You buy me!
Saying the words “surprise” and “commerce” in relation to Vietnam conjures up conjures up phrases like “You buy me!” and “Happy Buddha, one dollar, very cheap, very cheap.” It conjures up images of small crowded streets lined with shoes, and shoes, and shoes… or appliances, and appliances, and appliances… or suits, and suits, and suits… or dog meat, and dog meat, and dog meat… Just about everything regarding Vietnamese commerce has come as a surprise, from the way that tipping works to the way that the governmental system effects the economy.
One question that has been on most of our minds this trip is the very HOW of survival of commerce here – from our Western systems of competing businesses that wouldn’t dare choose to locate themselves next to one another, the compartmentalization of businesses we see in the cities gets very confusing. As we spend time in Hoi An, it’s apparent that the town itself is a tailoring town. Aside from some lanterns, Oreos, and of course bottled water – the town is all about clothes. It’s such a huge difference from the states, where an economically healthy area is marked by its diversity of products. It makes me wonder if the competition somehow looks very different, and is something we just cannot see through our Western lens… Or perhaps this is where Communism’s rejection of a market economy and capitalist system really comes into play…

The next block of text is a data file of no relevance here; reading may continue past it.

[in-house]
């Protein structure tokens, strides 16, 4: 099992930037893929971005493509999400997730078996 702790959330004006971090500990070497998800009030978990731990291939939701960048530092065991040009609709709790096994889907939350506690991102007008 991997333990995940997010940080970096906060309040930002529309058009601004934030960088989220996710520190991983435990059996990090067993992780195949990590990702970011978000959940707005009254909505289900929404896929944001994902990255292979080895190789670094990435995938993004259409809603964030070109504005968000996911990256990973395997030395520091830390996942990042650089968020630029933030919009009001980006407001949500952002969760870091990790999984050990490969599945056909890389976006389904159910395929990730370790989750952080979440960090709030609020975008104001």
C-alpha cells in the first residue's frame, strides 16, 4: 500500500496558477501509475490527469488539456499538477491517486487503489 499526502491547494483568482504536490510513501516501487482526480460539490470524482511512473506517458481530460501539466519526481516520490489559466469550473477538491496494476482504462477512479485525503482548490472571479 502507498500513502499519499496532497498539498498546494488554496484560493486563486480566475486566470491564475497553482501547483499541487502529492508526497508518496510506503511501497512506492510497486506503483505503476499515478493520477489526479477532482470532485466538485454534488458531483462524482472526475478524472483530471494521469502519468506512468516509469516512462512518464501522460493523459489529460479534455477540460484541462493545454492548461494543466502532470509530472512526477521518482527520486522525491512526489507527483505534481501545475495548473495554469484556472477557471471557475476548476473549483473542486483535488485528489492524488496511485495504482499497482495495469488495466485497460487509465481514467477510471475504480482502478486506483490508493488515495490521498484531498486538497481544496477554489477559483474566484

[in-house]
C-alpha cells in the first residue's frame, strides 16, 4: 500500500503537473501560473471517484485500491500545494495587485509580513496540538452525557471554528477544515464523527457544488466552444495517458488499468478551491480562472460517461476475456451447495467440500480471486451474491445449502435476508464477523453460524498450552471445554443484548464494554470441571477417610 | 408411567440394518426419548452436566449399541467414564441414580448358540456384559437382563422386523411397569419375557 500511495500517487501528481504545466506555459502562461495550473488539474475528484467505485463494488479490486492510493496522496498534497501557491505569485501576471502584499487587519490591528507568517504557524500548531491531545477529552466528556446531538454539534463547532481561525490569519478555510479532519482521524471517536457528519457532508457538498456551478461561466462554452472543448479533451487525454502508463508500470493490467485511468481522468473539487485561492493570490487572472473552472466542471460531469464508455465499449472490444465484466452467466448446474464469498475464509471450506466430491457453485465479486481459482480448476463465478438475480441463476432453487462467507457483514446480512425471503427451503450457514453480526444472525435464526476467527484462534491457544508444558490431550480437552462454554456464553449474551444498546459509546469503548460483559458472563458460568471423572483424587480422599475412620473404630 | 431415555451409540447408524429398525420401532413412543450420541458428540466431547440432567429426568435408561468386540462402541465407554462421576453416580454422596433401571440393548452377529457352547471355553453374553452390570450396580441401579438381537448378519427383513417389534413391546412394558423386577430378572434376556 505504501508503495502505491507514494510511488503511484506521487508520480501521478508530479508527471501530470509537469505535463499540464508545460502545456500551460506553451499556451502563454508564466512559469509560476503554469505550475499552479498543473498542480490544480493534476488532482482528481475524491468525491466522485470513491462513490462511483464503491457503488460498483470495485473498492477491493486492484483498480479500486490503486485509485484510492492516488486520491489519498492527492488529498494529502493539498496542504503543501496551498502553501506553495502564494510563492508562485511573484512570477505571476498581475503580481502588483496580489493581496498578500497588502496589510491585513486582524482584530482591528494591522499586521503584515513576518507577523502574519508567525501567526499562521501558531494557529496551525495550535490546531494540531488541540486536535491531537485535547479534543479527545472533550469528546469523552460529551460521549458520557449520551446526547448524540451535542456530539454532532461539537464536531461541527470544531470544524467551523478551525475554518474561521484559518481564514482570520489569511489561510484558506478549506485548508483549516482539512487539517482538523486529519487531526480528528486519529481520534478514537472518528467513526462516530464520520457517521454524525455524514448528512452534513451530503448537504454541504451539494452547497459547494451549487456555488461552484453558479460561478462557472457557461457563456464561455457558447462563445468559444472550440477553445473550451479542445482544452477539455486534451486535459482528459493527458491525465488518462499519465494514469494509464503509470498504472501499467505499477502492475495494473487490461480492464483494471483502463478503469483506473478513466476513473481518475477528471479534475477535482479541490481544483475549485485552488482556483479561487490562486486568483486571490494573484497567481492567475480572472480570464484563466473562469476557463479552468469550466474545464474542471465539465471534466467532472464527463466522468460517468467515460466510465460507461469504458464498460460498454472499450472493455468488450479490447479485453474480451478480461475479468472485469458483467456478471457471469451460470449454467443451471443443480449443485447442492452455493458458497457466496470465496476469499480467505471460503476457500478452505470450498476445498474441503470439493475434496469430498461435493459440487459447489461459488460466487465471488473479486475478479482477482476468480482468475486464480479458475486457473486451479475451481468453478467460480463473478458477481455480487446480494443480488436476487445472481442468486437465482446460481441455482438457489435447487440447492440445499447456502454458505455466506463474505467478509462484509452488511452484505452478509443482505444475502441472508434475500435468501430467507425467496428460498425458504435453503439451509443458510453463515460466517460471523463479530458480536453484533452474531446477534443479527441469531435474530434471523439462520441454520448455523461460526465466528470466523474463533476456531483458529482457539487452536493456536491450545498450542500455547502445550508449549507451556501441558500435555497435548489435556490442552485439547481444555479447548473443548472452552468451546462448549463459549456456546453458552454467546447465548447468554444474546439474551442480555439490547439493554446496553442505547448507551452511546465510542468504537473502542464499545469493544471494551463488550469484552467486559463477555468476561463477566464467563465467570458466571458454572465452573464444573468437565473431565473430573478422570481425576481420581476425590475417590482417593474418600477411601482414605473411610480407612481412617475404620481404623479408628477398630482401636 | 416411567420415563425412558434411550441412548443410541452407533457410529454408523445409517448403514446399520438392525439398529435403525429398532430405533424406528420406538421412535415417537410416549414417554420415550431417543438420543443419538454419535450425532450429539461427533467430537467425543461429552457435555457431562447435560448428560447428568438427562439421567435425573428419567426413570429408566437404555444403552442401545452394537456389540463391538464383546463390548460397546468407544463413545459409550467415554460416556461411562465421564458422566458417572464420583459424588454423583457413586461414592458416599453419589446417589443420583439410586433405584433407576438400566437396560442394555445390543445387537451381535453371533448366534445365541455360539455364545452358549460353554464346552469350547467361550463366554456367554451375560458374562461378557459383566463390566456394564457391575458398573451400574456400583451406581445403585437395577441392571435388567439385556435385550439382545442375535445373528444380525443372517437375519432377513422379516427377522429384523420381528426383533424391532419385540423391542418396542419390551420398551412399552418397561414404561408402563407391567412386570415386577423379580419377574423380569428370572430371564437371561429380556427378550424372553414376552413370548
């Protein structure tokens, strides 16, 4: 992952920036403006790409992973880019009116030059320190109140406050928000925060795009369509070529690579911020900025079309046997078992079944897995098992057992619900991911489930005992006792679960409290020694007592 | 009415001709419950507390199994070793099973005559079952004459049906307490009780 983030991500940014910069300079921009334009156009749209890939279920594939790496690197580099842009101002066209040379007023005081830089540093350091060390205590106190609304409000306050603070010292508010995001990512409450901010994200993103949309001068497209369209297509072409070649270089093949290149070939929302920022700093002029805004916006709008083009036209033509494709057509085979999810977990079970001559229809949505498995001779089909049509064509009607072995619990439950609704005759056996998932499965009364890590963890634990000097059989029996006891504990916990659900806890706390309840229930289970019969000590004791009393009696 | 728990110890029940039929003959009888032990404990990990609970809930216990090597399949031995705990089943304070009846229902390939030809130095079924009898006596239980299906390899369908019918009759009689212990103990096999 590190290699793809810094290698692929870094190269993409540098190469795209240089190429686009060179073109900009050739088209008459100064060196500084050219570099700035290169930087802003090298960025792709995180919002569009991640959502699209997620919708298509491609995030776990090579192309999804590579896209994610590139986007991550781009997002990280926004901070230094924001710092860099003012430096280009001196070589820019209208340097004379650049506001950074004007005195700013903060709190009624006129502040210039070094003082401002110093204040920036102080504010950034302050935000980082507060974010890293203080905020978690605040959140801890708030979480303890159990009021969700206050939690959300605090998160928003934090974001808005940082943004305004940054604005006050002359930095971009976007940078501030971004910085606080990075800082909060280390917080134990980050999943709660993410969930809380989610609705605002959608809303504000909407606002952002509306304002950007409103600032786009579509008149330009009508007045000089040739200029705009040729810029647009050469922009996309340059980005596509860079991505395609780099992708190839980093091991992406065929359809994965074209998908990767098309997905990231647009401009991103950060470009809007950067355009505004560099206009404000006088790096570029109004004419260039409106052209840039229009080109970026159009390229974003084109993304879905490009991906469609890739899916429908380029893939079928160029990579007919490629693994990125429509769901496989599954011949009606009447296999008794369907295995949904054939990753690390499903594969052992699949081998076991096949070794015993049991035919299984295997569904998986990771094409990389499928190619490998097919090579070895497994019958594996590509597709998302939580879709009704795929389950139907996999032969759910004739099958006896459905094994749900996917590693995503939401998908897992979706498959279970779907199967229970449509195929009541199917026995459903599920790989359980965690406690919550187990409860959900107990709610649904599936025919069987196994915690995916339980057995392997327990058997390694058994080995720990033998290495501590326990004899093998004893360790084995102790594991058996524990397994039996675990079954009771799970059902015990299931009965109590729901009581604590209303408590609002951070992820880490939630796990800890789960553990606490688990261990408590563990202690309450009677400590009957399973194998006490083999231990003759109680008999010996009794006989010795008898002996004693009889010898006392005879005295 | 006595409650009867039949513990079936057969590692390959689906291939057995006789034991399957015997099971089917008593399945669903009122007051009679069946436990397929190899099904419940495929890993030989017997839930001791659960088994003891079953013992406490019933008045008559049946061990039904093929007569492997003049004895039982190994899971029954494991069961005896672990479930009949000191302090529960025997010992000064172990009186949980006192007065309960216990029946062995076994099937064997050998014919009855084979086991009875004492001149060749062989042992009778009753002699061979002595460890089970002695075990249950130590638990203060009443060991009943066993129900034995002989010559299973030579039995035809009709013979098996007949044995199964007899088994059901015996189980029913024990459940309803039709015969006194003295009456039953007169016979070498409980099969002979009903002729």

In Hanoi we encountered some larger corporations in the midst of all the mom and pop shops, mostly electronics or fashion. Even in the big city, they seemed out of place somehow. It almost seems like a total reversal of US systems – in cities like San Diego, NY, and San Franciso, the shopping districts are known for their brand names that light up the streets, and seeing a smaller business would be a surprise. Then again, every district seems a shopping district in the cities here. We’ve noticed that whatever we are wanting at the time seems only a block or two away – drinks and snacks, “authentic handicrafts,” ponchos, very cheap DVDs, or any other appealing item to a tourist.
In the rural areas, commerce is an entirely different story. Getting rice from the terraced fields to the markets, to the restaurants or buyers, to the consumers, is a process that I’m sure looks very different from the big city commerce that we can see more readily.
Something that’s been on my mind especially is the perception that some may have observing Vietnamese economics – some may think that poverty is what marks the country’s commerce. I have to wonder if we are judging by our own perception of poverty, based on an American framework that demands upward mobility and the search for “betterment,” however that gets defined. I’m just not sure that search for success is so important here – providing for a family, sustaining what is already there, getting by with enough, may be enough. In that case, commerce takes on an entirely different meaning and significance to life.